On Flashback Fridays I reflect back on some previous travels and travel mishaps before I started this blog. Follow at #FlashbackFri.
When we visited Ecuador a few years ago we also visited the amazing Quilotoa, a crater lake and the most western volcano in the Ecuadorian Andes. After a bumpy ride in the boot of a battered pick up truck that had clearly seen better days, we reached the small village at Quilotoa, where we stayed in a simple, but cozy hostel for a couple of days.
Once we survived an incredible cold night in the hostel (we had a wood burner oven in the room, but once the fire went out in the middle of the night it was freezing again), we had a hearty breakfast, some much needed hot coffee and then trekked down to the Quilotoa crater lake. The hike down to the lake only took about 40 minutes, but it was quite sandy so I lost my footing a few times. The views were just incredible though. We even saw the peak of the mighty Chimborazo volcano, Ecuador’s highest peak. Fun fact for the day: although Chimborazo is not the world’s tallest peak, its summit is the point farthest from the Earth’s center due to the equatorial bulge. Because of the bulge, the summit of a peak lying along the equator is farther from the center of the Earth than the summit of an equally high peak at a higher latitude.
As my body was a bit bruised from our hiking adventure to Cotopaxi a few days earlier (yes, I had altitude sickness AGAIN), I decided that I have done enough hiking and hired a mule for the way back. I know, I know, that is incredibly lazy, but since the lake is at almost 4000m even something simple such as lifting a camera is exhausting. So that’s my excuse! A few fellow travelers decided to follow suit and so we rode up to the top of Quilotoa on the back of a donkey for a terrifying 30 minutes or so. As mentioned earlier the ground was quite slippery and my mule had a little baby that decided to tag along with us. While it was incredibly cute it didn’t really help to ease the ascent as it was always walking in front of his mother, which made it impossible for her to walk properly, and she ended up close to the cliff (too close for comfort!) a number of times. I saw my life flashing before my eyes a few times, but we eventually made it to the top again.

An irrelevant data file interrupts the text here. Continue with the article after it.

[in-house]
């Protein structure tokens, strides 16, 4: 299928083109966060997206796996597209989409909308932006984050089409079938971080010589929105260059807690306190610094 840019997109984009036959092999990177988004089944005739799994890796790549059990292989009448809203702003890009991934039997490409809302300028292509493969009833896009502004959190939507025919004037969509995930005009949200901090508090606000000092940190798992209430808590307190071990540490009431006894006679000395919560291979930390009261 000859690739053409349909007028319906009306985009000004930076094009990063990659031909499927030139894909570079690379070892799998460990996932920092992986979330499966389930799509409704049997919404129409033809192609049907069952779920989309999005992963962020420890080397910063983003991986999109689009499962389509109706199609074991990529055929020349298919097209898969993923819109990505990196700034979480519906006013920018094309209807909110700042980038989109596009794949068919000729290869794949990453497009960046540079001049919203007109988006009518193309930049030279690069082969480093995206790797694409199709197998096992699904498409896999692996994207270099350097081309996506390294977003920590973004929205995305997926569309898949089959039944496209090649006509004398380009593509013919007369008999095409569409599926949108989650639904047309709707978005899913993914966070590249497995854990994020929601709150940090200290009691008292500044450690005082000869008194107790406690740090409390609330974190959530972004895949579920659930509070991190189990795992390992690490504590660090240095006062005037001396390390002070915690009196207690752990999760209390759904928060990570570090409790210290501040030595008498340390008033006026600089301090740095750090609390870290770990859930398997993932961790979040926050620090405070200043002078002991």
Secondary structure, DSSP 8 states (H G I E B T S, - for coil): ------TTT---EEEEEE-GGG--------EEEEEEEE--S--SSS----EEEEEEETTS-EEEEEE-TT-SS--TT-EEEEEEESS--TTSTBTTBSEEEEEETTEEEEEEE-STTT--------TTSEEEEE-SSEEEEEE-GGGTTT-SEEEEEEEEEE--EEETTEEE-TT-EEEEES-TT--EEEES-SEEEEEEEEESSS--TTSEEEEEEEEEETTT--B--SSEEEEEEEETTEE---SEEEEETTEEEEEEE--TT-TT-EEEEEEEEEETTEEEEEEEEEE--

There was not much else to do in the village, so we bought a few cans of beer, sat outside of our hostel and enjoyed the last bit of sunshine, before the cold would force us inside again. After a while we saw a lonely mule roaming down the street, which seemed a bit unusual, as it still had a bridle attached to its head. There was no-one to be seen though, and the mule was slowly but surely making its way outside of the village. We didn’t want to let it run away, but what do you do with a mule? Chris decided that the mule might quite like to go for a walk, so he walked it through the village until we finally saw the owner, who was quite bemused that a foreigner looked after her runaway mule so well.
So this was the day we found a mule. What is your weirdest travel experience? Tell me in the comments section below.